Just ride as hard as you feel comfortable, then you'll speed up no problem.

    I've had a few light years cycling because of damned work, got that back in balance 10 weeks ago, changed jobs, started commuting, etc stopped eating crap during the day, and lost about a stone in that time (7kg's).

    I'm 5.9 and weighed in at 90kg's - not exactly big, but too lardy for a keen cyclist. Aiming to stop at 80kg, currently 83kg's as 80kg's was my race weight when I was younger. Dropped 2 points of the cholesterol in this time as well - still not there though, but positive action works wonders. Don't ever fall into the work trap - I did.

    Left my desk chained job at the end of May (car commute) and excluding a job I didn't like for a few weeks, I've ended up working 10 miles from home - ideal commute for time wise - 30-35 mins with traffic, reasonable 'wake' time etc. If i need a longer run in/home I can add the miles.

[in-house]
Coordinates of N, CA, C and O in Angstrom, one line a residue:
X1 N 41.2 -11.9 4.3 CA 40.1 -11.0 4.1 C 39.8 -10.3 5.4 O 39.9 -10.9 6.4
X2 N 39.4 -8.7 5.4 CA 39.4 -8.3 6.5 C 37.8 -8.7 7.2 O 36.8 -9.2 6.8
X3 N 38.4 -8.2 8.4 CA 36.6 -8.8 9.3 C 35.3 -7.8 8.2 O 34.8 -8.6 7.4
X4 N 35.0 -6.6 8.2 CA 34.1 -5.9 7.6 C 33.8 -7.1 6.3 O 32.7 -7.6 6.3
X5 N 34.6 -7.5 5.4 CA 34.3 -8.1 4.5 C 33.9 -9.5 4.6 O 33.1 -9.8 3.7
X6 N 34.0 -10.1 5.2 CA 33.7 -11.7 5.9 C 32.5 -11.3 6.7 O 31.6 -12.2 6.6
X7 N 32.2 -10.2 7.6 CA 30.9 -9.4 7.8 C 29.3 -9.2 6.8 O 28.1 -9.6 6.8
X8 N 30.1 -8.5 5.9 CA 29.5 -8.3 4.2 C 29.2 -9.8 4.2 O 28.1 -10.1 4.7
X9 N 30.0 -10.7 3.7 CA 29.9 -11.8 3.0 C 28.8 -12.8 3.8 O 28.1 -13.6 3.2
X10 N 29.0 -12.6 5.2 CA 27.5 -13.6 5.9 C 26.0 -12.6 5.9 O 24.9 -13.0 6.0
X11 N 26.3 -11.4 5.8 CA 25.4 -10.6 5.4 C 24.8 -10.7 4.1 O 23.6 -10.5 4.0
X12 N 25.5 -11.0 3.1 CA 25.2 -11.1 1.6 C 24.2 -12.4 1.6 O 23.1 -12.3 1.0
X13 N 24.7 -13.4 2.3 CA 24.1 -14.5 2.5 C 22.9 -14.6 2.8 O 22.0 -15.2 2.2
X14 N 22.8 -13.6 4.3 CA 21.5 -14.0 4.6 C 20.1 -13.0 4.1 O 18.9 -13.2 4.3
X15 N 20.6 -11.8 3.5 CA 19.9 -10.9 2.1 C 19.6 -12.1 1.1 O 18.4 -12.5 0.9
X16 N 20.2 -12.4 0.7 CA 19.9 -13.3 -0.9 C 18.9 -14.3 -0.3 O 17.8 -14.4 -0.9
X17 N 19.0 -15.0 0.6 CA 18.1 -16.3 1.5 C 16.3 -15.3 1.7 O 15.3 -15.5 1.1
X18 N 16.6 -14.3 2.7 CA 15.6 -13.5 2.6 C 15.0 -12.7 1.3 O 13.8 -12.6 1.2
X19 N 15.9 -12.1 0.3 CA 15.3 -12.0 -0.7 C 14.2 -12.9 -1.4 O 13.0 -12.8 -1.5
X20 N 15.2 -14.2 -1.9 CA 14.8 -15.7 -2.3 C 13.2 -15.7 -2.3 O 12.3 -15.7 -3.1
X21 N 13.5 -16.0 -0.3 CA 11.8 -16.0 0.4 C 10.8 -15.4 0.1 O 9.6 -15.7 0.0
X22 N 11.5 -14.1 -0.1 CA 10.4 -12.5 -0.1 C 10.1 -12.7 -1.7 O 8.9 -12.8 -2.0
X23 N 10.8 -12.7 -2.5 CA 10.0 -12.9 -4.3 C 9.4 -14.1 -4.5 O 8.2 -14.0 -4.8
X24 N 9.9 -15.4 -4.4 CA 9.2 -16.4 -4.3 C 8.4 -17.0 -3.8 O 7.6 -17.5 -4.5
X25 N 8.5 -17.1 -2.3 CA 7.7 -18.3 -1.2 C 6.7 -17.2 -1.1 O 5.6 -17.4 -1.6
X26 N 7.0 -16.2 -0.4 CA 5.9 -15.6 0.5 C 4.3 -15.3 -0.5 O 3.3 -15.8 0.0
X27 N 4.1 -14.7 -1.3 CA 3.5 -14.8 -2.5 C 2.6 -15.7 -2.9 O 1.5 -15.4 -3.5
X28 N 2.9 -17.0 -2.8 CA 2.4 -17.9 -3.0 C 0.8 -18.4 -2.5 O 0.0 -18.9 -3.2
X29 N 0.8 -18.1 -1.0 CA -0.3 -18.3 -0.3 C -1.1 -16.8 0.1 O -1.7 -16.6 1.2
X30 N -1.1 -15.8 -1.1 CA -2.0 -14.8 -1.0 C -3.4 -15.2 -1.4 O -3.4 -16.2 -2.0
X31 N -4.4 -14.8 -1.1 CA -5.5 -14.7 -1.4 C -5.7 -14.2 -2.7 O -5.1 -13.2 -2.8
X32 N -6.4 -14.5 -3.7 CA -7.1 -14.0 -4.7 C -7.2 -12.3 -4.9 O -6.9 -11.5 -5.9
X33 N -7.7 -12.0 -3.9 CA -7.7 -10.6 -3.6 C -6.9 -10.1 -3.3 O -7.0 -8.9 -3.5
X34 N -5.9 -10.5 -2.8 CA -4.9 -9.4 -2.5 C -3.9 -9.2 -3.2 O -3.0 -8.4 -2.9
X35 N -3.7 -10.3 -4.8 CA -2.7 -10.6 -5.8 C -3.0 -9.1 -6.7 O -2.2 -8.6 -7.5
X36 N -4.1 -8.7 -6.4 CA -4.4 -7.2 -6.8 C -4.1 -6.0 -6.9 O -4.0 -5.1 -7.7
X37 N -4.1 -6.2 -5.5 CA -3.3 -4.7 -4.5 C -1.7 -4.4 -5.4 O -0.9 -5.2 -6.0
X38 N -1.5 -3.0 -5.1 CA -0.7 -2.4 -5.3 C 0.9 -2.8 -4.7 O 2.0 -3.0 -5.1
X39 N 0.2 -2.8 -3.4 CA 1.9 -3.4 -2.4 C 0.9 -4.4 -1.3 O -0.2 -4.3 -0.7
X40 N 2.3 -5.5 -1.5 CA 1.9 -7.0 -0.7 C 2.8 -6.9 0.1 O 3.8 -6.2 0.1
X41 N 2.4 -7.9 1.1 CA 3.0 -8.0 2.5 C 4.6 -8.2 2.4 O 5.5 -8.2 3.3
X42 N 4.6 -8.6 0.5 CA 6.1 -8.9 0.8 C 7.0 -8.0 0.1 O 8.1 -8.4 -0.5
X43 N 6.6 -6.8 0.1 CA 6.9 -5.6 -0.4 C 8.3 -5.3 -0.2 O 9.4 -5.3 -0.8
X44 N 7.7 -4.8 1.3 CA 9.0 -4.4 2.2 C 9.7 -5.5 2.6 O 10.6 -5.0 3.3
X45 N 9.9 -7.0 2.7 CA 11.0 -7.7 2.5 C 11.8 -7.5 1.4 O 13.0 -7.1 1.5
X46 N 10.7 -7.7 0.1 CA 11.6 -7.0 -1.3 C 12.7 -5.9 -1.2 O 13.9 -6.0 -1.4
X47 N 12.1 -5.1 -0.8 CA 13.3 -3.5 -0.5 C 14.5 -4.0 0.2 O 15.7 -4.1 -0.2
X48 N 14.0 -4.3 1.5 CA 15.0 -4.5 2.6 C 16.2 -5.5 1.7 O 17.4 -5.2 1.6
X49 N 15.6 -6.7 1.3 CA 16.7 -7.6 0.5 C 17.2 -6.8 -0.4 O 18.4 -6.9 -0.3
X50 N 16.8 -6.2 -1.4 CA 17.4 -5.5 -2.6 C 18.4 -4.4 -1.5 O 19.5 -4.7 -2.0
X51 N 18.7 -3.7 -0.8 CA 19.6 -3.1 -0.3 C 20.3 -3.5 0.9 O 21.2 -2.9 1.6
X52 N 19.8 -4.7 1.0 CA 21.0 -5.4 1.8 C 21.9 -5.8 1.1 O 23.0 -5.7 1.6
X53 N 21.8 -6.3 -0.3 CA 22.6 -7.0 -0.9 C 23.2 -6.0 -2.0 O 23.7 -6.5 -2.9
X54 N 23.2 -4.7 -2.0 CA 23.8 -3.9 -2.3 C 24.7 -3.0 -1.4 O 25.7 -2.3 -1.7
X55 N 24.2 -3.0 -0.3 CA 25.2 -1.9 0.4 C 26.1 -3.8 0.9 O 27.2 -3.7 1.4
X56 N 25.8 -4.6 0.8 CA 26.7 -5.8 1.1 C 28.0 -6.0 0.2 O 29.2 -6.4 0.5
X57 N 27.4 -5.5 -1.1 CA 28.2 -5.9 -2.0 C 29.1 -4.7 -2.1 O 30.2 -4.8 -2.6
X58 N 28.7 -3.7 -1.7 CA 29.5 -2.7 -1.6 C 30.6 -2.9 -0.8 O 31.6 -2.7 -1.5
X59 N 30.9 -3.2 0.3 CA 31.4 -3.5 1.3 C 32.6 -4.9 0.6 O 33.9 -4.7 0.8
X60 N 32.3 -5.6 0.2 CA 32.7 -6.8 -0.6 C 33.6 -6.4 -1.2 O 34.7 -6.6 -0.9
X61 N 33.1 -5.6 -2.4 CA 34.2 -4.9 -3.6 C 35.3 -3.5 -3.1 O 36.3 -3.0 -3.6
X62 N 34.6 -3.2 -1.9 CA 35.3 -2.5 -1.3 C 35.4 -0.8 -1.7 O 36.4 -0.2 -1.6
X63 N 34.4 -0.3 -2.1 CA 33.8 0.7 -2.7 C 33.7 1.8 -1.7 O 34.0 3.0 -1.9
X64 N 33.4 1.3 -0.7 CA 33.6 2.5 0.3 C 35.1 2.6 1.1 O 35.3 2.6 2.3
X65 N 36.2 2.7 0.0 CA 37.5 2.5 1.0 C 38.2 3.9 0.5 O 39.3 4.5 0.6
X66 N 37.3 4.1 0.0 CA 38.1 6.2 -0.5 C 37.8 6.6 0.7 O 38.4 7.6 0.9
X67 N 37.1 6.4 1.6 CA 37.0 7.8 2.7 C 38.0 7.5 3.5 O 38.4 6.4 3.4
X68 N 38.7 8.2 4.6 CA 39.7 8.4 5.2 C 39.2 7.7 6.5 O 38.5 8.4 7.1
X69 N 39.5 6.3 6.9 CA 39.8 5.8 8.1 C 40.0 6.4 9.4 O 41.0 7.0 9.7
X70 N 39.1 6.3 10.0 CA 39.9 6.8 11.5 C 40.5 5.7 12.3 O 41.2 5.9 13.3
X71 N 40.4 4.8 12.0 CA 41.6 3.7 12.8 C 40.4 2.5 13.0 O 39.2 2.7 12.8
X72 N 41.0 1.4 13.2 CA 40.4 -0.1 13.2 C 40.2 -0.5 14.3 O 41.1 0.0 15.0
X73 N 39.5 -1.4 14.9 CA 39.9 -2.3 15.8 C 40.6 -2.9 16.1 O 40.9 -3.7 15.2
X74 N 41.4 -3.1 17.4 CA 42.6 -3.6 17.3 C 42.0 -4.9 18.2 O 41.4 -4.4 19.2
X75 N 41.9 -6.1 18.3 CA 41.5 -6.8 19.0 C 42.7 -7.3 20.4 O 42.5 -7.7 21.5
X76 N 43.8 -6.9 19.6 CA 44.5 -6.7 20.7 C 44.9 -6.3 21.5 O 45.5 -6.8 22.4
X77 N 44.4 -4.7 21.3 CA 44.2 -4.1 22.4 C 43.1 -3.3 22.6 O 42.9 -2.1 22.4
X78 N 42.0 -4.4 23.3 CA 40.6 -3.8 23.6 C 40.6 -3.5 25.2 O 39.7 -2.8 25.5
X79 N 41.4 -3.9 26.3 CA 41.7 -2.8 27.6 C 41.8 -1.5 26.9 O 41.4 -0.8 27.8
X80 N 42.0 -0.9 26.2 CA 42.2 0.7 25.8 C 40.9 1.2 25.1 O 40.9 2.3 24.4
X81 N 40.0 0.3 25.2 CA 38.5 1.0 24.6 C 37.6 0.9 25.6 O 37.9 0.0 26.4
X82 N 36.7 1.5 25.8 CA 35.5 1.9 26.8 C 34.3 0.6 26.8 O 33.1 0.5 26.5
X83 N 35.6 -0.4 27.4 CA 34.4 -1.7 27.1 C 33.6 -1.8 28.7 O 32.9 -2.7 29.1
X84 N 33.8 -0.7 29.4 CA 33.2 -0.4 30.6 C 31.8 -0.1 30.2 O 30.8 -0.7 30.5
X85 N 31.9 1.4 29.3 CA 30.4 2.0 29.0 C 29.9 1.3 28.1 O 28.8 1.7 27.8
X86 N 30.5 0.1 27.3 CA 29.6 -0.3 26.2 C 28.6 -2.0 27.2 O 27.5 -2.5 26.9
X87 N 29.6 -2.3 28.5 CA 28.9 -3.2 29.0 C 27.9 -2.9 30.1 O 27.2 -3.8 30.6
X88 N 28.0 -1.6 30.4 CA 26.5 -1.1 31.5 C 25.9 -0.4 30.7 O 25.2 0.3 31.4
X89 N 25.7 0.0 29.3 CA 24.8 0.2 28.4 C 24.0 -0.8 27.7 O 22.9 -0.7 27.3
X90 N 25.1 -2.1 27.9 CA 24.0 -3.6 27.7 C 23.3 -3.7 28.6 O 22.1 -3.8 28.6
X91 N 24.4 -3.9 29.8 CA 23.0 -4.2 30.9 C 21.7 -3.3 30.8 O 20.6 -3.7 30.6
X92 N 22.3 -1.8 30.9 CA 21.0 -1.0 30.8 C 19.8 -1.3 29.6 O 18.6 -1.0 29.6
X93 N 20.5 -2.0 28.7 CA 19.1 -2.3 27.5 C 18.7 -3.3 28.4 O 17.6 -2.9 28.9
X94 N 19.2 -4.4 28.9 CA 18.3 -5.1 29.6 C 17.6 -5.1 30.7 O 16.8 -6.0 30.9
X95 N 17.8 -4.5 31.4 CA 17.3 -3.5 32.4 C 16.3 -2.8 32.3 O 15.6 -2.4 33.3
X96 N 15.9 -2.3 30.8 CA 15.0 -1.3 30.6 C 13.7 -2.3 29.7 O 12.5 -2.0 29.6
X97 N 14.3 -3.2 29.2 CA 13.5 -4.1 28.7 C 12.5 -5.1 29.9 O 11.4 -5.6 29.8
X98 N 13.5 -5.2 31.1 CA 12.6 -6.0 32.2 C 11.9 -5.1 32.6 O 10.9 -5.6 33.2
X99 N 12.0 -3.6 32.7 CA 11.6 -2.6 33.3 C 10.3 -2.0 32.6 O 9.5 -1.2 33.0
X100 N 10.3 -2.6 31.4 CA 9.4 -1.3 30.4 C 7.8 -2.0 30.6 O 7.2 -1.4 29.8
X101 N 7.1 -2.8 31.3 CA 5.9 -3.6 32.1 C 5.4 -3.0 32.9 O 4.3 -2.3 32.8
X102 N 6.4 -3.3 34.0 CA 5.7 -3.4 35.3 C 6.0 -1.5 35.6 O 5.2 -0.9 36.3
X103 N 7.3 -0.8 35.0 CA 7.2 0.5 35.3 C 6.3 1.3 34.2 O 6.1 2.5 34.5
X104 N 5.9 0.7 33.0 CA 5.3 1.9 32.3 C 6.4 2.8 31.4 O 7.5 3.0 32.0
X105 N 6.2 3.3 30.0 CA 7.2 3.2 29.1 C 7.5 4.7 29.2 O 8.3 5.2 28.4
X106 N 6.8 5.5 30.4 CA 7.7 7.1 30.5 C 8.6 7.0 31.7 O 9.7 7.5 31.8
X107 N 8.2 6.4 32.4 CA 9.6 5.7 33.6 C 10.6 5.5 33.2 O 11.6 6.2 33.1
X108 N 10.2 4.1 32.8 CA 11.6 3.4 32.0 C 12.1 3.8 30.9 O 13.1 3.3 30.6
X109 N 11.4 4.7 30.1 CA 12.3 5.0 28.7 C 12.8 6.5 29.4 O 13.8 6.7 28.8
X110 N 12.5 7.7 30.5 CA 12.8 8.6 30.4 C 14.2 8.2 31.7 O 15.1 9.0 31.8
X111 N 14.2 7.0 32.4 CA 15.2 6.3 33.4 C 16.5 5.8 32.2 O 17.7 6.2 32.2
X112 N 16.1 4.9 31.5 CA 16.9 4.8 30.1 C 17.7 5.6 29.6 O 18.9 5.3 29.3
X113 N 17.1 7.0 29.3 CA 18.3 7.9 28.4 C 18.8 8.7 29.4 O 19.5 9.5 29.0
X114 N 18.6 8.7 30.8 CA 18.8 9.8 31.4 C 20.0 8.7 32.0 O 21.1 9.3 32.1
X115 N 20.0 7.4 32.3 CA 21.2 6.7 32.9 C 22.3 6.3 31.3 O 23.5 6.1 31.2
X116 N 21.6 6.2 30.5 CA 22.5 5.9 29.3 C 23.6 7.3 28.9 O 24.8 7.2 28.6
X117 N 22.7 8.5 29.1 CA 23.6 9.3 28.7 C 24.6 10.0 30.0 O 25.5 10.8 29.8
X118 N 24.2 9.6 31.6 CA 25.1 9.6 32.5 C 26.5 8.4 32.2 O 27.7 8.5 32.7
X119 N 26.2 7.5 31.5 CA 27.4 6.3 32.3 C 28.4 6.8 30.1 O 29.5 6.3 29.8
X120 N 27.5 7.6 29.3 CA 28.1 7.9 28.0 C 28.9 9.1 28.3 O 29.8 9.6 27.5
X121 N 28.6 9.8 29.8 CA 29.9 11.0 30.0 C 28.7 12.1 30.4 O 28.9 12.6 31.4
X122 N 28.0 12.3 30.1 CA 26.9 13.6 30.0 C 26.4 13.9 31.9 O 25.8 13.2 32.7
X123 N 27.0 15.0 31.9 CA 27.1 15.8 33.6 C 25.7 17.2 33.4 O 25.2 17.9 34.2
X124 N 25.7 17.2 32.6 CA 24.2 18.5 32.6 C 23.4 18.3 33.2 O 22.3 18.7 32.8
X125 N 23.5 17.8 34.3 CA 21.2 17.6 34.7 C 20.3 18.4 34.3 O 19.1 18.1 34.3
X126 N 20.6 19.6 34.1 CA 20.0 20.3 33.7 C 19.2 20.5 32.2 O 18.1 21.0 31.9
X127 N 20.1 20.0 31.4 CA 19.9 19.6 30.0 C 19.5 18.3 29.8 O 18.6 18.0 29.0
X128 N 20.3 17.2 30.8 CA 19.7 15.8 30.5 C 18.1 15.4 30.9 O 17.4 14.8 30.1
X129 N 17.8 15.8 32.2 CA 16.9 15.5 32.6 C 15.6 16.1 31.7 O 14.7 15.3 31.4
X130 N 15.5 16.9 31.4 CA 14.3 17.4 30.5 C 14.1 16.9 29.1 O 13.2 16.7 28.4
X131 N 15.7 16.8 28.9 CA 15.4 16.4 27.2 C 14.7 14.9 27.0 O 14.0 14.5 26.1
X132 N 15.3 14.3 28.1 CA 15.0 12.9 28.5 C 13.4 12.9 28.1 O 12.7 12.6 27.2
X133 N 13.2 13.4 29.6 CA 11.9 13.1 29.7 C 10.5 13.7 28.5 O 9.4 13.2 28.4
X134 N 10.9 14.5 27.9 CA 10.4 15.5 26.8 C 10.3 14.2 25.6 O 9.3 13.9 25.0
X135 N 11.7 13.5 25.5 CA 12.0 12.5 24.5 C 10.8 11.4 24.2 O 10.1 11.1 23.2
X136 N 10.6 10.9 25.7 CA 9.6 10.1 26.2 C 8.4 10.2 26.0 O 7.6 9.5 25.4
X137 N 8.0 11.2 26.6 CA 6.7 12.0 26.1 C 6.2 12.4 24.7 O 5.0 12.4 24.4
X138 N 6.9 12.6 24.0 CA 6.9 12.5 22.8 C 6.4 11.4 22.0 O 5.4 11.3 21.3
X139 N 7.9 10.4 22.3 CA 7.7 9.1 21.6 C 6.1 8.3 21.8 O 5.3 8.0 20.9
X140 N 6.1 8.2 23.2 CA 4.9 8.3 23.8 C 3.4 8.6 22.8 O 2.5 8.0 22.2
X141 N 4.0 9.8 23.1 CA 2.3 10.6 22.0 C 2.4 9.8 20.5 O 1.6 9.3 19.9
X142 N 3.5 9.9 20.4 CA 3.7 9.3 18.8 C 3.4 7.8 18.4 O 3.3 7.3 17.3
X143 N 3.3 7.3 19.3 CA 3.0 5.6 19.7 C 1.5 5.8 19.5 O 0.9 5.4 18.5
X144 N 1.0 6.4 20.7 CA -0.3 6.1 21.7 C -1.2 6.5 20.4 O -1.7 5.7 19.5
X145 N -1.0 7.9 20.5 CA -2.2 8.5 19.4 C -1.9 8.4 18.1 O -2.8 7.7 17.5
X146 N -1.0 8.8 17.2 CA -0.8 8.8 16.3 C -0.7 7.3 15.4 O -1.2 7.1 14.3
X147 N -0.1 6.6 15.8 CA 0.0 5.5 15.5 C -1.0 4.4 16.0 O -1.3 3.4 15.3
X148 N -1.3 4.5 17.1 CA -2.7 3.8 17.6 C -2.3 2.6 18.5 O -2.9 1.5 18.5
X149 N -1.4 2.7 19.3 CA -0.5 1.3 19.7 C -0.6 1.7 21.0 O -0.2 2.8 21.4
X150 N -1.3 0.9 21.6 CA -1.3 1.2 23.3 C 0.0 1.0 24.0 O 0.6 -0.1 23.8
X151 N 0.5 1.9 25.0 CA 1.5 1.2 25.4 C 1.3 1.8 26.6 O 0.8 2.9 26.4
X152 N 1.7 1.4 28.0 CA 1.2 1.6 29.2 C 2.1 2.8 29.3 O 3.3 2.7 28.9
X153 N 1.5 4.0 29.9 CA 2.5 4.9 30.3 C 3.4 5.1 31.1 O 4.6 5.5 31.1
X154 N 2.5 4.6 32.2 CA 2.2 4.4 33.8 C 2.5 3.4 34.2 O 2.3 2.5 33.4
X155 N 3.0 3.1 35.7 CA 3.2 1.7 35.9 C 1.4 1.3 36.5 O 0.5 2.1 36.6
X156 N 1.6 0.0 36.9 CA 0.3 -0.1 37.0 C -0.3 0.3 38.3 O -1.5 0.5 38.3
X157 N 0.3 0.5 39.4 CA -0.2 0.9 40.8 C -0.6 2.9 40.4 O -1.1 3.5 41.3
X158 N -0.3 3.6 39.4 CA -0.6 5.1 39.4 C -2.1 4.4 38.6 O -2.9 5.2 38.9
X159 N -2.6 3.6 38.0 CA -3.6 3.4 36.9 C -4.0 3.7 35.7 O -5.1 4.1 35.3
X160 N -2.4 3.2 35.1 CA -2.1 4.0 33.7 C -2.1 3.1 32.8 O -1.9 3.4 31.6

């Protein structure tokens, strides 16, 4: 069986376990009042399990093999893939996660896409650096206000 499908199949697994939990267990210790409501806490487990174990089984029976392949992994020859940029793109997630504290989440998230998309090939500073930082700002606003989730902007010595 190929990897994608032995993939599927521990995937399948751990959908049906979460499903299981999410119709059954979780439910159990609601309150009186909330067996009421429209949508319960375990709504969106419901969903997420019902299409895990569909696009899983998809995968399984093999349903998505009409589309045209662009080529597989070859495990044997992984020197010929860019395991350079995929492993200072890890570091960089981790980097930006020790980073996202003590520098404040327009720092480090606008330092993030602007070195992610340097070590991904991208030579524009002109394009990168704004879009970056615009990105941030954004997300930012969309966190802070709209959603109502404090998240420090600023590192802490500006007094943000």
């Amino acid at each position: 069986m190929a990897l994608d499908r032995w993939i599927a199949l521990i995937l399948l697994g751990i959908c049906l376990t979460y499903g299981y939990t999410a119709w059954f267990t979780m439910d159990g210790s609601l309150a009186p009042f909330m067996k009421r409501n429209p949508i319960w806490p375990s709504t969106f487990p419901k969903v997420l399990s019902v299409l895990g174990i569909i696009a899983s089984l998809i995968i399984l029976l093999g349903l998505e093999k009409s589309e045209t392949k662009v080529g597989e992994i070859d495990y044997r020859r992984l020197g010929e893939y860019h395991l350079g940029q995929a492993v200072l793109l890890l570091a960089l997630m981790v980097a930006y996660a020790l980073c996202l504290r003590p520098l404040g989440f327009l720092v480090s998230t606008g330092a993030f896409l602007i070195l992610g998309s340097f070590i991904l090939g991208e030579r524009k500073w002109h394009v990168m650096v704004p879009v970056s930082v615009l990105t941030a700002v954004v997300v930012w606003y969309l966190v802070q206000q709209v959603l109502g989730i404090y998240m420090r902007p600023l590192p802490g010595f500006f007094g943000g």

Build the miles into your life - it's easier and if poss commute - you arrive awake and less stressed than driving. Even taking it easy because of a big jam, might only add a couple of minutes on a bike - they are that reliable.
  12. OP

    jpendel New Member

    Thanks for your replys. I dont think I am losing any weight with cycling so far but I do feel like I am getting fiter.

    I should probably look at what I am eating to because I am lazy with my food and buy a lot of snacks. I think they are the problem and if I cut them out it will help a lot but its hard.

    I will keep trying thought as I am enjoying it.
  13. Shaun

    Shaun Founder Moderator

    Think of the cycling as improving your overall fitness levels, and modify your diet to get some control back over your body weight.

    The main thing is to enjoy it - if you enjoy it you'll do it regularly and keep at it, so good luck :blush:

  14. johnr

    johnr Über Member

    I'd stick with the basic bike for a while, too. As you get into cycling you can take some time to work out what you want to do next and get the most appropriate bike for the job.

    Best early tip I got was keep your tyres pumped up.